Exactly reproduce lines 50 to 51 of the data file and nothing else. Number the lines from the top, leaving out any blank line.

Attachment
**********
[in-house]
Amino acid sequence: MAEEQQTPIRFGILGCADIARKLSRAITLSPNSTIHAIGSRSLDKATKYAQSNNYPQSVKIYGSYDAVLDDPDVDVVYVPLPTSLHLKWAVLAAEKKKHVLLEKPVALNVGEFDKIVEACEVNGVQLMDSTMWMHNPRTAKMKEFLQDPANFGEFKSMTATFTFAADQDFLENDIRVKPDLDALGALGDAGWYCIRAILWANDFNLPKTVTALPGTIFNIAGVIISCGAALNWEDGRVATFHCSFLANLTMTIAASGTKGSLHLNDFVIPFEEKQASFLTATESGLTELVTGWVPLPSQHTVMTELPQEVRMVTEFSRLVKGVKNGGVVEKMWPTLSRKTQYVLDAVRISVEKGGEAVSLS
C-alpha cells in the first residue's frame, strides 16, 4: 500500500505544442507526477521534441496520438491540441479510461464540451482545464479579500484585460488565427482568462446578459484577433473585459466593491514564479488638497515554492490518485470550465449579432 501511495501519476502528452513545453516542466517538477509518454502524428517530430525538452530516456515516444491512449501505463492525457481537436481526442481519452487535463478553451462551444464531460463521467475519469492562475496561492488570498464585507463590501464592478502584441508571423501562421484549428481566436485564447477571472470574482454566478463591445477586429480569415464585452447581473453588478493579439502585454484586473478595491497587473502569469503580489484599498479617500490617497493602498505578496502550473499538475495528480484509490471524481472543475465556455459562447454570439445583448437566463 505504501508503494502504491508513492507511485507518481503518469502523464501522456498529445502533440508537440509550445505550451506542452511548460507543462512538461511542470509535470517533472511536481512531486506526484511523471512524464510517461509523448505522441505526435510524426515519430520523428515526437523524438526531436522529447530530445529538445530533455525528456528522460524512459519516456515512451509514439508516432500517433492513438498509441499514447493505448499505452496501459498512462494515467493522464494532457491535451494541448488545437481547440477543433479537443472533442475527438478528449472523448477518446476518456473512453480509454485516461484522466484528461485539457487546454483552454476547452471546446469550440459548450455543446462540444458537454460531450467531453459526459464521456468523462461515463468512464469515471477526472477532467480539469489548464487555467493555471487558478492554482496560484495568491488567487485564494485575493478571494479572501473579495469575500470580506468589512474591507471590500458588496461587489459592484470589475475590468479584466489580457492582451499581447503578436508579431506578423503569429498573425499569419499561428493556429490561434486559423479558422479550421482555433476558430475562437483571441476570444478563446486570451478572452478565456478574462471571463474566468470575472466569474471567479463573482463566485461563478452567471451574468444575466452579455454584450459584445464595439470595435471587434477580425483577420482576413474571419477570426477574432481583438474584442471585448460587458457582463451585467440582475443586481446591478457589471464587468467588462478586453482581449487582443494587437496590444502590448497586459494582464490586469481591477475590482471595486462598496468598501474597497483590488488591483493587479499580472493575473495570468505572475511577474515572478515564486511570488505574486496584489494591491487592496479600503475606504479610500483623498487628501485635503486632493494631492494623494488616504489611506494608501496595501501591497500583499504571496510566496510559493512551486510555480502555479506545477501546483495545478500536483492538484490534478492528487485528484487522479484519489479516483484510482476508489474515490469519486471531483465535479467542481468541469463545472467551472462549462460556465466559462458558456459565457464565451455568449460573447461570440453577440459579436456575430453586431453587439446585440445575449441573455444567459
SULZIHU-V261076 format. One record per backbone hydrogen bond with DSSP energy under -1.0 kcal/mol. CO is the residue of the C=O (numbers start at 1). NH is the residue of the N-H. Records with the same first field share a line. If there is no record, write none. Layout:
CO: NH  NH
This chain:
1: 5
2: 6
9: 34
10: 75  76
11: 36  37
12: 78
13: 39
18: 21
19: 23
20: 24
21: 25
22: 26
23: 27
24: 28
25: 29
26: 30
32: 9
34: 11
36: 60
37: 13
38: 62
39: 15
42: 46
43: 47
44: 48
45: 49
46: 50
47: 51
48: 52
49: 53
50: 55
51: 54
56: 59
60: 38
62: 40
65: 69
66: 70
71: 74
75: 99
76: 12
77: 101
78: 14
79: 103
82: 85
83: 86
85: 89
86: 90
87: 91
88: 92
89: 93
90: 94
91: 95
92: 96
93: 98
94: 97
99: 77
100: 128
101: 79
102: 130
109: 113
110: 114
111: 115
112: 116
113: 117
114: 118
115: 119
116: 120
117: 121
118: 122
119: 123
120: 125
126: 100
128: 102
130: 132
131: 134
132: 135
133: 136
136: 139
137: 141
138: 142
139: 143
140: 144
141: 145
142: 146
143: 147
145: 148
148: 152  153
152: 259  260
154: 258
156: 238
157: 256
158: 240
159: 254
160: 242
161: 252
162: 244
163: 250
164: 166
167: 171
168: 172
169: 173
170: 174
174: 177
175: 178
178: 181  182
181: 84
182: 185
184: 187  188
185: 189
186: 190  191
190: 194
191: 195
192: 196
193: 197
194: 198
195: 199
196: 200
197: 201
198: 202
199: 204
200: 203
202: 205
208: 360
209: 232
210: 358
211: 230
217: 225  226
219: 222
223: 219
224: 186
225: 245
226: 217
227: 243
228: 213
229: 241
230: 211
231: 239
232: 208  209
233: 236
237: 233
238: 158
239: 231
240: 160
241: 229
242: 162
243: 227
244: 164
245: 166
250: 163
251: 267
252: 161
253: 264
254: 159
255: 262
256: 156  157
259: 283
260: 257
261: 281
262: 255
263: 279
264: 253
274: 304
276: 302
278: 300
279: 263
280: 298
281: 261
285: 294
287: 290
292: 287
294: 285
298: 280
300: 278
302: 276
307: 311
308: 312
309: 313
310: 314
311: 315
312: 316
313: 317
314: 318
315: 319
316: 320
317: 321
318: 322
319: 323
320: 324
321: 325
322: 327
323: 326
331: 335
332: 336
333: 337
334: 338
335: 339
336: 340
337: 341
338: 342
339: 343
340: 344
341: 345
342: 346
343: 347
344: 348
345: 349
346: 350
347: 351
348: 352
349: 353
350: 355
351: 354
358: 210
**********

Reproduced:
82: 85
83: 86